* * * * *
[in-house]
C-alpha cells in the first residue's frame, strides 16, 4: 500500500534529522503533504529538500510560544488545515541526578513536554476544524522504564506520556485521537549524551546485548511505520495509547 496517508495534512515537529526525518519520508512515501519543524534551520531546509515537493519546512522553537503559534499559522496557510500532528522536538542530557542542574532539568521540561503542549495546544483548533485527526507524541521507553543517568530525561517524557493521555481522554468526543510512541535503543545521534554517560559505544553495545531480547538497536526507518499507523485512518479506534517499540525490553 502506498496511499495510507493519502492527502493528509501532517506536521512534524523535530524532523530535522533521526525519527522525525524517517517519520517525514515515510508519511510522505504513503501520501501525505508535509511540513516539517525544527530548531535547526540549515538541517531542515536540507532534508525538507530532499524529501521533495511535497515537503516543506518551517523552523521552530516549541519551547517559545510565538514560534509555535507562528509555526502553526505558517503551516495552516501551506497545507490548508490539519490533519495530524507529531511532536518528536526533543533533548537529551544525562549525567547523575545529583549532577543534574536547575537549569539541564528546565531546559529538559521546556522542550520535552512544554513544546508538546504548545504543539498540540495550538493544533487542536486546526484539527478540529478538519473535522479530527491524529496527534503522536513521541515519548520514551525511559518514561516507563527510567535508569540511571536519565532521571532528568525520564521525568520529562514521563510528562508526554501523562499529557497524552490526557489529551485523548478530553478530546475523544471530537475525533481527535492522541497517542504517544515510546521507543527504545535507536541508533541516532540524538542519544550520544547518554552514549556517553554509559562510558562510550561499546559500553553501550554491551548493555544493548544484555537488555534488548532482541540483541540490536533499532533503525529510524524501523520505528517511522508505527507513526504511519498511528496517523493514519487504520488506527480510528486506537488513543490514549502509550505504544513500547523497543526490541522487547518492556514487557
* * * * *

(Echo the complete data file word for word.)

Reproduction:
[in-house]
C-alpha cells in the first residue's frame, strides 16, 4: 500500500534529522503533504529538500510560544488545515541526578513536554476544524522504564506520556485521537549524551546485548511505520495509547 496517508495534512515537529526525518519520508512515501519543524534551520531546509515537493519546512522553537503559534499559522496557510500532528522536538542530557542542574532539568521540561503542549495546544483548533485527526507524541521507553543517568530525561517524557493521555481522554468526543510512541535503543545521534554517560559505544553495545531480547538497536526507518499507523485512518479506534517499540525490553 502506498496511499495510507493519502492527502493528509501532517506536521512534524523535530524532523530535522533521526525519527522525525524517517517519520517525514515515510508519511510522505504513503501520501501525505508535509511540513516539517525544527530548531535547526540549515538541517531542515536540507532534508525538507530532499524529501521533495511535497515537503516543506518551517523552523521552530516549541519551547517559545510565538514560534509555535507562528509555526502553526505558517503551516495552516501551506497545507490548508490539519490533519495530524507529531511532536518528536526533543533533548537529551544525562549525567547523575545529583549532577543534574536547575537549569539541564528546565531546559529538559521546556522542550520535552512544554513544546508538546504548545504543539498540540495550538493544533487542536486546526484539527478540529478538519473535522479530527491524529496527534503522536513521541515519548520514551525511559518514561516507563527510567535508569540511571536519565532521571532528568525520564521525568520529562514521563510528562508526554501523562499529557497524552490526557489529551485523548478530553478530546475523544471530537475525533481527535492522541497517542504517544515510546521507543527504545535507536541508533541516532540524538542519544550520544547518554552514549556517553554509559562510558562510550561499546559500553553501550554491551548493555544493548544484555537488555534488548532482541540483541540490536533499532533503525529510524524501523520505528517511522508505527507513526504511519498511528496517523493514519487504520488506527480510528486506537488513543490514549502509550505504544513500547523497543526490541522487547518492556514487557